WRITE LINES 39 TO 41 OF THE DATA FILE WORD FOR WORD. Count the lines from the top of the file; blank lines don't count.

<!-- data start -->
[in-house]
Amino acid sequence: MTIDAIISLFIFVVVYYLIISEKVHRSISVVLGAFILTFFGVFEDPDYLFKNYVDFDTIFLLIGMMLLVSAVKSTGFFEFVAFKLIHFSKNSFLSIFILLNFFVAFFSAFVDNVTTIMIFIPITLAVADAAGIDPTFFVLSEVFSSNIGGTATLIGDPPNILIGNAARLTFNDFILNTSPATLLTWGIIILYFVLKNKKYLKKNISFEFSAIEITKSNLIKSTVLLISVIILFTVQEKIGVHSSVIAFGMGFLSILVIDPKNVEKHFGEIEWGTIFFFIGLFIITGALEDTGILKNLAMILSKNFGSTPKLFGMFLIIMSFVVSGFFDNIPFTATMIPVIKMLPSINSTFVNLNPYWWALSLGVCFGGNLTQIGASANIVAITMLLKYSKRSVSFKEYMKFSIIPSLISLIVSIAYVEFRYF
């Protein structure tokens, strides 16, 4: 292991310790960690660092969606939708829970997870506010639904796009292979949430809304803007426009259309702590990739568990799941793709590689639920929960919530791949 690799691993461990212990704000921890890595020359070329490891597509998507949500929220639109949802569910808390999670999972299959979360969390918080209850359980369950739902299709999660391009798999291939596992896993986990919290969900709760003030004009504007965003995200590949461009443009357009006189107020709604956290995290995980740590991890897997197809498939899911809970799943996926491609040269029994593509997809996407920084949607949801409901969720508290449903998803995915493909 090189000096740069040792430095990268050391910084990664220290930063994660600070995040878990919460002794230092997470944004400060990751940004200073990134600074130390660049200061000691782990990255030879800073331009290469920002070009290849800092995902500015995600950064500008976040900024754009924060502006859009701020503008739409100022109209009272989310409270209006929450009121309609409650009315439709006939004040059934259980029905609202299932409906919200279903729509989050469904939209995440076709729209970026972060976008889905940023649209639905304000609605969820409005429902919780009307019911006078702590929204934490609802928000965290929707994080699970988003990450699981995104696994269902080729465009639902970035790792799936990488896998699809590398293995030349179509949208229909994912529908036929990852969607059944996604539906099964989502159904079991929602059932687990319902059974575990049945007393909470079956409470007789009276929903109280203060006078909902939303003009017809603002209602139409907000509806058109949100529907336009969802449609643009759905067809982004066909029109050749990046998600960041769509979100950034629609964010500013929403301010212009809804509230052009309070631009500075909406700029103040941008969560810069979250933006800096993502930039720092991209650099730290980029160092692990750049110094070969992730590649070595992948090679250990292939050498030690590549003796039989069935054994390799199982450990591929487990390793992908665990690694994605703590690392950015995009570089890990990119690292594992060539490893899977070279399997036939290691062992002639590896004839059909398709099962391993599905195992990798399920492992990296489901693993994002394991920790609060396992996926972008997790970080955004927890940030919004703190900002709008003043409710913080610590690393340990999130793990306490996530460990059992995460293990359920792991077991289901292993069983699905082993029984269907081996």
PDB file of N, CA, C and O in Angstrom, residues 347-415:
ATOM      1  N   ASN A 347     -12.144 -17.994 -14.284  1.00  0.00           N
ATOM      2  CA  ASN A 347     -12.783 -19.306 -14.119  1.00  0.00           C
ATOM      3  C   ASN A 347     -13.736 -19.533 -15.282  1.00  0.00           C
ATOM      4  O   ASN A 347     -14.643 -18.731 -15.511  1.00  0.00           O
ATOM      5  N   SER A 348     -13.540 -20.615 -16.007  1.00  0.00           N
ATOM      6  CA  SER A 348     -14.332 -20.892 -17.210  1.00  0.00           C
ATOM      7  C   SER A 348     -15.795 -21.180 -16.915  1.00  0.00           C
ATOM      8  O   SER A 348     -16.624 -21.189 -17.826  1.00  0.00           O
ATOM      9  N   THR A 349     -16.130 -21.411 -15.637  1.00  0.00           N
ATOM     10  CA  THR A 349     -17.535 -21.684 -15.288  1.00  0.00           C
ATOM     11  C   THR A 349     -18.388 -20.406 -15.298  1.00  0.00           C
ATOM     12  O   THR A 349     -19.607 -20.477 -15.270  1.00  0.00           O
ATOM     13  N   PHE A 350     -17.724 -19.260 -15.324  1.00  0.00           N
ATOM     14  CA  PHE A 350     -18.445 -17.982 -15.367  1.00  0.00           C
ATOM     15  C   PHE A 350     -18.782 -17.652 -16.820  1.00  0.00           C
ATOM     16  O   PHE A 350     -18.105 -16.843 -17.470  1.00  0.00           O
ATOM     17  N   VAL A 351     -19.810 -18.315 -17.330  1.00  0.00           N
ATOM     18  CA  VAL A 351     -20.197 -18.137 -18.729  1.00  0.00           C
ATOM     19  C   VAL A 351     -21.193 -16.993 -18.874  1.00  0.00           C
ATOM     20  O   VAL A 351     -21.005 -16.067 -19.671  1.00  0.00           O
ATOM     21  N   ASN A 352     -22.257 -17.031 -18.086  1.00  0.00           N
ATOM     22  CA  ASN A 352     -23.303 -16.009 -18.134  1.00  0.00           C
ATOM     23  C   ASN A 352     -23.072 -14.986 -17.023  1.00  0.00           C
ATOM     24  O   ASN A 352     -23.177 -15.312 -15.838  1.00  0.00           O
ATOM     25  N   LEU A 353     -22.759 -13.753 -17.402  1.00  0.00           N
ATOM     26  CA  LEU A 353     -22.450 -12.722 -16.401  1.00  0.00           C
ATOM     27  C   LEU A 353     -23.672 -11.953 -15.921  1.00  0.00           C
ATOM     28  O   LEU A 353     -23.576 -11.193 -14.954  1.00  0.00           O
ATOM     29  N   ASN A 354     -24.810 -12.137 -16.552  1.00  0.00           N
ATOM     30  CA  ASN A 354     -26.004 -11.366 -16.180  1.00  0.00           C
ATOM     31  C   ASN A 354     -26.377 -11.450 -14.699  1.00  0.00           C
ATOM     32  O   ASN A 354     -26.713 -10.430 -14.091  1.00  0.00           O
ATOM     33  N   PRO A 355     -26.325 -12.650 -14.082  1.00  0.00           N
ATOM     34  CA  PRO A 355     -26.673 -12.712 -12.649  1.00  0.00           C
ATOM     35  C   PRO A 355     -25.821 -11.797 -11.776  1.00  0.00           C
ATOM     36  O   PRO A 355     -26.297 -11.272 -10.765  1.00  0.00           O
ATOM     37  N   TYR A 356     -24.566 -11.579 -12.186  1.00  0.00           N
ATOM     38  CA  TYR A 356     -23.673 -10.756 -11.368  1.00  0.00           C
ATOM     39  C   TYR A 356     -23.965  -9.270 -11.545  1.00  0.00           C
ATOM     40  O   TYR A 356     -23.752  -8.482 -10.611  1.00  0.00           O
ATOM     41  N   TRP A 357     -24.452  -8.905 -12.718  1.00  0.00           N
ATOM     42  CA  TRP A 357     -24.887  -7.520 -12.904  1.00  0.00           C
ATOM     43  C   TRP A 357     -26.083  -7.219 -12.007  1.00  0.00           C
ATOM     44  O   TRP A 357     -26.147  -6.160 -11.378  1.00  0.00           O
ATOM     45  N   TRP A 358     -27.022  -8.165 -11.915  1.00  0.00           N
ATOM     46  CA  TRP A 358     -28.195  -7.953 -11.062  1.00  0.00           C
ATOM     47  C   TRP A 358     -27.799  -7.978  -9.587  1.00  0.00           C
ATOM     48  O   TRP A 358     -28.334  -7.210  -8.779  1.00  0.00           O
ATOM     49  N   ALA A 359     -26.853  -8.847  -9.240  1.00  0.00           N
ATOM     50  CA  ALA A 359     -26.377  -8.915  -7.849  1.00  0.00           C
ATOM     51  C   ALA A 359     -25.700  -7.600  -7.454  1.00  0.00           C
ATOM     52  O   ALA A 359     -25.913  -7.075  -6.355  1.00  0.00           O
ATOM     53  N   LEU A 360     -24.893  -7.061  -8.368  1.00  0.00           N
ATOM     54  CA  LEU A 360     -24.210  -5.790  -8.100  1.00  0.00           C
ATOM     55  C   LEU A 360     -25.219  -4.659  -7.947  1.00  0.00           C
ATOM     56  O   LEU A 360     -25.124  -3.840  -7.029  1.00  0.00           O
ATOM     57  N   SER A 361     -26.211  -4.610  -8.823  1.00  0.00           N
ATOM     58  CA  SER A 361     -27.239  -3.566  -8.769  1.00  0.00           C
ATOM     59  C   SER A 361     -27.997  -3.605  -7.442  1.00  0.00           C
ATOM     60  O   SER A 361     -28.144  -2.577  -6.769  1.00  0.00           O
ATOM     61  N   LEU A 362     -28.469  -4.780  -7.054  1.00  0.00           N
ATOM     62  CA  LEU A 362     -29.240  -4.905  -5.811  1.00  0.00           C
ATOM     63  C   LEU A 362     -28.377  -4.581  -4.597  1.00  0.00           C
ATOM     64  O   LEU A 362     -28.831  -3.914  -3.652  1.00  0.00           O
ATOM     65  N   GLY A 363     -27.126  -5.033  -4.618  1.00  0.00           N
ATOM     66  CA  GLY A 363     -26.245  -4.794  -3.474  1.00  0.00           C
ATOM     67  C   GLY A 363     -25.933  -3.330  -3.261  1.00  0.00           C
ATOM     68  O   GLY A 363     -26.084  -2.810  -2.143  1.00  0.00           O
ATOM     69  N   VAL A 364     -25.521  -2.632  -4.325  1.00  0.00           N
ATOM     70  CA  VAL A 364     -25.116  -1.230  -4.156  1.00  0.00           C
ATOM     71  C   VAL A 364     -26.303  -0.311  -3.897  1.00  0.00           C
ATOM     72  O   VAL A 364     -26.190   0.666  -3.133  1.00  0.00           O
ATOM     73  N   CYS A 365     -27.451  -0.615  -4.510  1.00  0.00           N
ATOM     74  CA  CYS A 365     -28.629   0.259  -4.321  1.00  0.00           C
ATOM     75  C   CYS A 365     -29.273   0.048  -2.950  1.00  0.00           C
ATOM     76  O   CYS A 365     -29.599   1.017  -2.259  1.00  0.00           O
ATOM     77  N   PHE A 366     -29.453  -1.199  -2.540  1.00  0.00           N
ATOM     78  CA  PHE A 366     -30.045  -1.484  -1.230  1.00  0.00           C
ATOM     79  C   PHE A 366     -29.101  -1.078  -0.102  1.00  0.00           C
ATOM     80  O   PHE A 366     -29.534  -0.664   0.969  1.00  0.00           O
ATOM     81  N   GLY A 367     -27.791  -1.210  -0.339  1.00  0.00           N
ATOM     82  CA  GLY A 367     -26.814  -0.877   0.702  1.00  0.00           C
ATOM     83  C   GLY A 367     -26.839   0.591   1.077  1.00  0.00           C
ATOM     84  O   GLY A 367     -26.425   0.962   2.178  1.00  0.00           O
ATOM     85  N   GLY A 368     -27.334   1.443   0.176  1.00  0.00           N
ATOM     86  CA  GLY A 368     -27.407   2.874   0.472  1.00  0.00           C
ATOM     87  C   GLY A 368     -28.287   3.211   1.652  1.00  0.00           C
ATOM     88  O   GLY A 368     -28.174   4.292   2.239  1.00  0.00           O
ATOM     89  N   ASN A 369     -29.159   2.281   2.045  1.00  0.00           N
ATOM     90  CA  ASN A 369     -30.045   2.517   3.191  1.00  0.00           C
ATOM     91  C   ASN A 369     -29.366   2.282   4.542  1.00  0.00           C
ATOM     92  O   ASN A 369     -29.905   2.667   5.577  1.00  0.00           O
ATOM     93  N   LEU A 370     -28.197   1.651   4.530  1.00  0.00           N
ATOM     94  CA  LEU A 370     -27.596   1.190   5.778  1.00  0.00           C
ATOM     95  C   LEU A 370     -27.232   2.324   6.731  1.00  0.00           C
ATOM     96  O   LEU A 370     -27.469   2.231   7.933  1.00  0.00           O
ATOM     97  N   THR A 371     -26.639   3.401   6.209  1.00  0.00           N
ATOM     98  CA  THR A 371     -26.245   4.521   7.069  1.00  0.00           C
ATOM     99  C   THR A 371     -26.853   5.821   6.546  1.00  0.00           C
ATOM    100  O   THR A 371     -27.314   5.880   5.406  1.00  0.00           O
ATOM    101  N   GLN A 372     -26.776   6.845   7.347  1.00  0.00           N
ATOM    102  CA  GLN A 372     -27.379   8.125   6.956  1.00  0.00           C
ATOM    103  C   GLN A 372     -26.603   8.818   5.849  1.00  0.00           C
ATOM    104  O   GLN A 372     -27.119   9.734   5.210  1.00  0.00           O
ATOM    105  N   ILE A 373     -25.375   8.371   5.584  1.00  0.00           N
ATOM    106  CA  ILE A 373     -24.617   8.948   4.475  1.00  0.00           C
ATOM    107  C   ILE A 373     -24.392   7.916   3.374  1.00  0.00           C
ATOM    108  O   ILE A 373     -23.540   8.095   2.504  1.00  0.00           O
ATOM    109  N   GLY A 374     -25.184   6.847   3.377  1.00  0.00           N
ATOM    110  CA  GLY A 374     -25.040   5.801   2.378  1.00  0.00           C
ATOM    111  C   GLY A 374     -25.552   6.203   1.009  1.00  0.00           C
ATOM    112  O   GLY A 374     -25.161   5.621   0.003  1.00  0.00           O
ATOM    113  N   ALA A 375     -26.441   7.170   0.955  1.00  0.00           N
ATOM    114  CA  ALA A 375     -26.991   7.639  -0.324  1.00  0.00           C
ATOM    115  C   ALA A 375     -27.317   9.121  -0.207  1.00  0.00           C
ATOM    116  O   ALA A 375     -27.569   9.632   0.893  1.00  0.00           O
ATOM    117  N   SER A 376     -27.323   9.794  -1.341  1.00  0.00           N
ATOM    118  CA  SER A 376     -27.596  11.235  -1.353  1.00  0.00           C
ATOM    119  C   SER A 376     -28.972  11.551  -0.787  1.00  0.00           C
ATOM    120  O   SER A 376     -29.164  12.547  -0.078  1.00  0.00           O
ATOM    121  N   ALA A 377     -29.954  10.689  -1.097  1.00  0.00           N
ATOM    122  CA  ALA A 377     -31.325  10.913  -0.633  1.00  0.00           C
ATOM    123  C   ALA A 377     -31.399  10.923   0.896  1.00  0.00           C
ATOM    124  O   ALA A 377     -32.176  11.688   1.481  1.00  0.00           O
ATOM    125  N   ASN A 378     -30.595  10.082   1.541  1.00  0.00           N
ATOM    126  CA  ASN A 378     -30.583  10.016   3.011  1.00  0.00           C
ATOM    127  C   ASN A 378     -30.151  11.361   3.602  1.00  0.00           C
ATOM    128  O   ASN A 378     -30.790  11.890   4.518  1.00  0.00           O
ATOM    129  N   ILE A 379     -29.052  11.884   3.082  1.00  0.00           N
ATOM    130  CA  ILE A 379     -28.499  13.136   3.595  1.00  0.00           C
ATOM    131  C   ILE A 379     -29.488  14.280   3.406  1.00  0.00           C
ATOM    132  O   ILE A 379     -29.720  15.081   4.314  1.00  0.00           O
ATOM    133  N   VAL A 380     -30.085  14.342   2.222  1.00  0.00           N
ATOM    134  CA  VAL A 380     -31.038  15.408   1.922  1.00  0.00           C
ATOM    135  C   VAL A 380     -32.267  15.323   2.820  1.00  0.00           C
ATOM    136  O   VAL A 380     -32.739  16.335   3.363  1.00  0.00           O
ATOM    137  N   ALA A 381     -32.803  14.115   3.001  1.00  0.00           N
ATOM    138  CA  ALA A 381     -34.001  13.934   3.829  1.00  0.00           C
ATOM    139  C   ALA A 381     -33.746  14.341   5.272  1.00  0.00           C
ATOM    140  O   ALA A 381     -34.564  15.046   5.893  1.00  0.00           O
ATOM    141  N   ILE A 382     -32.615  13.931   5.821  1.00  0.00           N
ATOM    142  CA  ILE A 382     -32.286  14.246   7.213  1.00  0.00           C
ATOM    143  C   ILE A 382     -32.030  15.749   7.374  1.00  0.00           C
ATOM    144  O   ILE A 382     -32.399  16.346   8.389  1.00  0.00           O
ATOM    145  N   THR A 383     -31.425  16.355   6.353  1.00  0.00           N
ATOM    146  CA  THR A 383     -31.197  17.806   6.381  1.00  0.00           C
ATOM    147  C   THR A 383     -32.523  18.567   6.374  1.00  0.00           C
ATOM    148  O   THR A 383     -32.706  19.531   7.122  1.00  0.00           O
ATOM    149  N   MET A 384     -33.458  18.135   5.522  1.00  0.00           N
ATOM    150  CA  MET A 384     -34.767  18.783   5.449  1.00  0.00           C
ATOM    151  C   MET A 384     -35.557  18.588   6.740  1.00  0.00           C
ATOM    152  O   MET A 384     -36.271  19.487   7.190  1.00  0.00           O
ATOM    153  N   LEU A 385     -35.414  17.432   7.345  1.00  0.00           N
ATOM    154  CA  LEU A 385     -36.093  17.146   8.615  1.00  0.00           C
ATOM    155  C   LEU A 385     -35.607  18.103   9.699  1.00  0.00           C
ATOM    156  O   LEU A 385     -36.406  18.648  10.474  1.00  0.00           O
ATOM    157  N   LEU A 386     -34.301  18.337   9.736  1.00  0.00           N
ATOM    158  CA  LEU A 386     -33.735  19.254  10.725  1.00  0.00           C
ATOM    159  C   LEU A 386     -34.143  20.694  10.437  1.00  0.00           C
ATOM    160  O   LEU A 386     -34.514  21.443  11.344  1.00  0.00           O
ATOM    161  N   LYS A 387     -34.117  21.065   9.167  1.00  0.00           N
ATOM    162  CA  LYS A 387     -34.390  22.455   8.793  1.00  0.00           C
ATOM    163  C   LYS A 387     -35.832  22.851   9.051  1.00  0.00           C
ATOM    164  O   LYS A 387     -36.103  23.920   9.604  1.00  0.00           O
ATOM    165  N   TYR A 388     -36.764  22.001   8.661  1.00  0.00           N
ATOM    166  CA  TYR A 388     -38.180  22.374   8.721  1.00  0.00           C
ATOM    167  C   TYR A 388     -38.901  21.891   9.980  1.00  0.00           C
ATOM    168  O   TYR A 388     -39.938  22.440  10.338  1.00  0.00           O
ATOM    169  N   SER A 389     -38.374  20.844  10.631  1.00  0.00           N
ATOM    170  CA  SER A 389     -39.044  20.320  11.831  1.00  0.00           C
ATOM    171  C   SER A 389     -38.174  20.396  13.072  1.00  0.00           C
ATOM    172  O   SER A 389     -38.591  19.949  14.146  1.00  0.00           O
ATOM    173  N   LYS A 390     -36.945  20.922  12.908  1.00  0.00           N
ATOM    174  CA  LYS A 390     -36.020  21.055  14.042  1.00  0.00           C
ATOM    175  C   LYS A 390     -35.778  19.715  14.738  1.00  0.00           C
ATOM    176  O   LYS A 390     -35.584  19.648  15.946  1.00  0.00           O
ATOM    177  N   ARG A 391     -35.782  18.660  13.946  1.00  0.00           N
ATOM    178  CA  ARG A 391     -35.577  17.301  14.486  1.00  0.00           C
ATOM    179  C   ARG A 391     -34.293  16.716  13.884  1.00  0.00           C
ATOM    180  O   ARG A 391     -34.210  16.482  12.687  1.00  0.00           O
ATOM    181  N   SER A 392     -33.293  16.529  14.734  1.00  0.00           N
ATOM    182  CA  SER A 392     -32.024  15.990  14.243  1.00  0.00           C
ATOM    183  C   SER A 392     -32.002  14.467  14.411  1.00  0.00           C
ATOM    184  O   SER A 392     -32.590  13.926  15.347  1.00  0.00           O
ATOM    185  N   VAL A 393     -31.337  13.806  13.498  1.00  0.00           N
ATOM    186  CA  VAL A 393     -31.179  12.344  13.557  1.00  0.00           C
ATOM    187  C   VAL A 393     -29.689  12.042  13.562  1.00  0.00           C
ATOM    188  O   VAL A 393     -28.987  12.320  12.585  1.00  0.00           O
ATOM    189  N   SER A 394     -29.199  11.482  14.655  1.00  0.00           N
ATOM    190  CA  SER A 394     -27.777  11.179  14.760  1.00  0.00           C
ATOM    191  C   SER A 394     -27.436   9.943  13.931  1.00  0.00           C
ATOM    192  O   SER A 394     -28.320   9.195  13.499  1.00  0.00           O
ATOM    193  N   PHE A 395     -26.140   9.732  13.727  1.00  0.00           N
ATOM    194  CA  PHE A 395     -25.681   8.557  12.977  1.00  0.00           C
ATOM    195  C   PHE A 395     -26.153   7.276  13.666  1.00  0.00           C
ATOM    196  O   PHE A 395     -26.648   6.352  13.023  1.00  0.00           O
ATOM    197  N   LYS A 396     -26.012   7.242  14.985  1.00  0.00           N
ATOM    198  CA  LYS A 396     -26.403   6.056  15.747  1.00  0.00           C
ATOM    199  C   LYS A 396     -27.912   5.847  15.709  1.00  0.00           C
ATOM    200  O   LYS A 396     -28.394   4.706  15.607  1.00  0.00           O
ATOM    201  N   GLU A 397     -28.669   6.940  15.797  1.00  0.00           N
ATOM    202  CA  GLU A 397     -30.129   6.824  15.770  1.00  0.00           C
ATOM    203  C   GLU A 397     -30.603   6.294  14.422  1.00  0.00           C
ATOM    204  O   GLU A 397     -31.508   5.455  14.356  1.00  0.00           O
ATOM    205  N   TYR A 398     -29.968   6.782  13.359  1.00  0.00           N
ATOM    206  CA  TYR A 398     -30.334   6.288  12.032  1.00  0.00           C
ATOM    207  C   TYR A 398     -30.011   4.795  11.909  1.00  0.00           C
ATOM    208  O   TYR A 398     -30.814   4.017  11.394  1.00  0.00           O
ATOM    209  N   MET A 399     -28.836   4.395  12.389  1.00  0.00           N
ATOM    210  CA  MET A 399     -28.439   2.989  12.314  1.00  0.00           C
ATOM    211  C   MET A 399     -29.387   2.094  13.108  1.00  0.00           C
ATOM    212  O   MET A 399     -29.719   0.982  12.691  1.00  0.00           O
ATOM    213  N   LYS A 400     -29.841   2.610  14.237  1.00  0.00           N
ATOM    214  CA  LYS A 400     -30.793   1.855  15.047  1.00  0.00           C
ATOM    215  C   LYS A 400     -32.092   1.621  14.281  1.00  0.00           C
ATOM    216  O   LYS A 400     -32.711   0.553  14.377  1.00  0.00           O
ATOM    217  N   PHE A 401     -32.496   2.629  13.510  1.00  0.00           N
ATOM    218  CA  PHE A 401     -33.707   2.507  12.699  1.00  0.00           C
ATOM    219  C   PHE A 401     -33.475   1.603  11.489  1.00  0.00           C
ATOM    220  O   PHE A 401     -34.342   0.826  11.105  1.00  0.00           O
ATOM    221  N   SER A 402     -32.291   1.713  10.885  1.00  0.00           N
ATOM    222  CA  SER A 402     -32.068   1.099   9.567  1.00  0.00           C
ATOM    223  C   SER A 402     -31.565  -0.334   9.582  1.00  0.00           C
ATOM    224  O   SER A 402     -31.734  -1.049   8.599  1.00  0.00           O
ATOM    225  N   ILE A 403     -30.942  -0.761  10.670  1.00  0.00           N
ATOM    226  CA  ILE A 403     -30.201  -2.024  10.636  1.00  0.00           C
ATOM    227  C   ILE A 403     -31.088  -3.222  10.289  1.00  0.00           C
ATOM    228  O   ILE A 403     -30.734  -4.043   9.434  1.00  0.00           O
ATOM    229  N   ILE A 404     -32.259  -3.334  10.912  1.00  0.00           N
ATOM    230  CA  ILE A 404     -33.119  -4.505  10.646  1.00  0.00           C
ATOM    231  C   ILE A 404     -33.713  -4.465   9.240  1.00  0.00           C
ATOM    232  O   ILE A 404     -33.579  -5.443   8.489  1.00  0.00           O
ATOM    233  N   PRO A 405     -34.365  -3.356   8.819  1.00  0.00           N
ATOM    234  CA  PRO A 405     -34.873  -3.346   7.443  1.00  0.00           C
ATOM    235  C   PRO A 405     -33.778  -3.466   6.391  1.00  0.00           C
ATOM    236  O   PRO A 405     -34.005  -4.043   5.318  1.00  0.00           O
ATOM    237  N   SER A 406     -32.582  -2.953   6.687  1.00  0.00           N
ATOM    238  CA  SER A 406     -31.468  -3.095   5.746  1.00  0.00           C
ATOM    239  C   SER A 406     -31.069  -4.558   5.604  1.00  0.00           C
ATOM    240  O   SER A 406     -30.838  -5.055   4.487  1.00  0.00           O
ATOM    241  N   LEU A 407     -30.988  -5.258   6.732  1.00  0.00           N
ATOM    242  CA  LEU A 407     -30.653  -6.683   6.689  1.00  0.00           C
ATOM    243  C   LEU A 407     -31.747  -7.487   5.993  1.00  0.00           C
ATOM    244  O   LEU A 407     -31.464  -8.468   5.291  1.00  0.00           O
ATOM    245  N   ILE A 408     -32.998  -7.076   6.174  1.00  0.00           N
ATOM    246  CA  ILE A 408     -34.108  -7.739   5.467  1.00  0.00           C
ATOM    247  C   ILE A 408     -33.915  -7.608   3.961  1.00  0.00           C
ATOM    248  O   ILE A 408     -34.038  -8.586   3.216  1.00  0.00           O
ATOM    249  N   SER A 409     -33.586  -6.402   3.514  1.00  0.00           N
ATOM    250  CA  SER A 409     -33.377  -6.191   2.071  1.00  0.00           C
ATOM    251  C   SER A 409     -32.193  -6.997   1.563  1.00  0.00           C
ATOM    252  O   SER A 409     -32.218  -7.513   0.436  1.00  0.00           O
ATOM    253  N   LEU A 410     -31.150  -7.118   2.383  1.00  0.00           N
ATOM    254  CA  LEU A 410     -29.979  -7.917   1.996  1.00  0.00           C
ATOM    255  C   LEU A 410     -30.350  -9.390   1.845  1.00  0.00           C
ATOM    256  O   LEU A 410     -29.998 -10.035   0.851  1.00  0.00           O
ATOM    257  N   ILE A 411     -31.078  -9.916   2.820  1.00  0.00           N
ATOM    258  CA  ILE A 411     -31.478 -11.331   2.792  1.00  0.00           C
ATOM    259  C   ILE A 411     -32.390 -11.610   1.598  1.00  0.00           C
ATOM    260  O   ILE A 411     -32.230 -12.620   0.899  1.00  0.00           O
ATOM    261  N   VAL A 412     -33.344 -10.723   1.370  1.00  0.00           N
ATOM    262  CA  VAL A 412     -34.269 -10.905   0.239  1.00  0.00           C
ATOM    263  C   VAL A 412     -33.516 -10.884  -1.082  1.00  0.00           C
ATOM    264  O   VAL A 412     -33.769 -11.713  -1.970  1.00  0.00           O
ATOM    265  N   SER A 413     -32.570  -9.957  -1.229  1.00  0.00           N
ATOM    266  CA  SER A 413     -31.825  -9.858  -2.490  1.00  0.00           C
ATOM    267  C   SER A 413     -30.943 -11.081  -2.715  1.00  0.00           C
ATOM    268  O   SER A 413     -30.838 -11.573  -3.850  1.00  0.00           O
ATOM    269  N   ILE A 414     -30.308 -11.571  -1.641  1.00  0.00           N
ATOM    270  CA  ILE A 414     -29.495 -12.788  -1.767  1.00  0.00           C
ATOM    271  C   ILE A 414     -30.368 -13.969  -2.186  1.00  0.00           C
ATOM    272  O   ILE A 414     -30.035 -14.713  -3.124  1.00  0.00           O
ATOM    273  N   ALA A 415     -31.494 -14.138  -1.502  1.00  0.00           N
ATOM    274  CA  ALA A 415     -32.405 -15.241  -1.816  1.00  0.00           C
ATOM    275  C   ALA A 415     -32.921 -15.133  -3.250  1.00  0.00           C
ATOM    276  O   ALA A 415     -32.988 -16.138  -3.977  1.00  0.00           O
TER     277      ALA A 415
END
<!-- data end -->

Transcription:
ATOM     35  C   PRO A 355     -25.821 -11.797 -11.776  1.00  0.00           C
ATOM     36  O   PRO A 355     -26.297 -11.272 -10.765  1.00  0.00           O
ATOM     37  N   TYR A 356     -24.566 -11.579 -12.186  1.00  0.00           N